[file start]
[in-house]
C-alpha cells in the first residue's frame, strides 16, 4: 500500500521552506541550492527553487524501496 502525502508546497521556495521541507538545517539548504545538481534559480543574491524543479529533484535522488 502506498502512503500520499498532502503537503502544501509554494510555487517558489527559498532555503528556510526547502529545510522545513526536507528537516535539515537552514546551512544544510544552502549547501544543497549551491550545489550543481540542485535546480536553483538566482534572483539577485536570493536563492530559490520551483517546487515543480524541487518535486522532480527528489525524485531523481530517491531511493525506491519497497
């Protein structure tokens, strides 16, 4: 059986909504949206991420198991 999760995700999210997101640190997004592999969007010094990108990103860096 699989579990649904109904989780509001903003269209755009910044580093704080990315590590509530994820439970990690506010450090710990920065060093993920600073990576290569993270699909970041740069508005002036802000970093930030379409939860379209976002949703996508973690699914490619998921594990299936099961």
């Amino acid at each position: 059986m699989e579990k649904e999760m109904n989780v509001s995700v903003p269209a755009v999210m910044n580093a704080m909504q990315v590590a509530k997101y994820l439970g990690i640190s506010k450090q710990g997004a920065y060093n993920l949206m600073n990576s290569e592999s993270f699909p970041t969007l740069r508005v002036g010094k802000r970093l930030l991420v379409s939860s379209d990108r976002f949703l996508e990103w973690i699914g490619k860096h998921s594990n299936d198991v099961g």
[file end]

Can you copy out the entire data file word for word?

[in-house]
C-alpha cells in the first residue's frame, strides 16, 4: 500500500521552506541550492527553487524501496 502525502508546497521556495521541507538545517539548504545538481534559480543574491524543479529533484535522488 502506498502512503500520499498532502503537503502544501509554494510555487517558489527559498532555503528556510526547502529545510522545513526536507528537516535539515537552514546551512544544510544552502549547501544543497549551491550545489550543481540542485535546480536553483538566482534572483539577485536570493536563492530559490520551483517546487515543480524541487518535486522532480527528489525524485531523481530517491531511493525506491519497497
């Protein structure tokens, strides 16, 4: 059986909504949206991420198991 999760995700999210997101640190997004592999969007010094990108990103860096 699989579990649904109904989780509001903003269209755009910044580093704080990315590590509530994820439970990690506010450090710990920065060093993920600073990576290569993270699909970041740069508005002036802000970093930030379409939860379209976002949703996508973690699914490619998921594990299936099961």
């Amino acid at each position: 059986m699989e579990k649904e999760m109904n989780v509001s995700v903003p269209a755009v999210m910044n580093a704080m909504q990315v590590a509530k997101y994820l439970g990690i640190s506010k450090q710990g997004a920065y060093n993920l949206m600073n990576s290569e592999s993270f699909p970041t969007l740069r508005v002036g010094k802000r970093l930030l991420v379409s939860s379209d990108r976002f949703l996508e990103w973690i699914g490619k860096h998921s594990n299936d198991v099961g």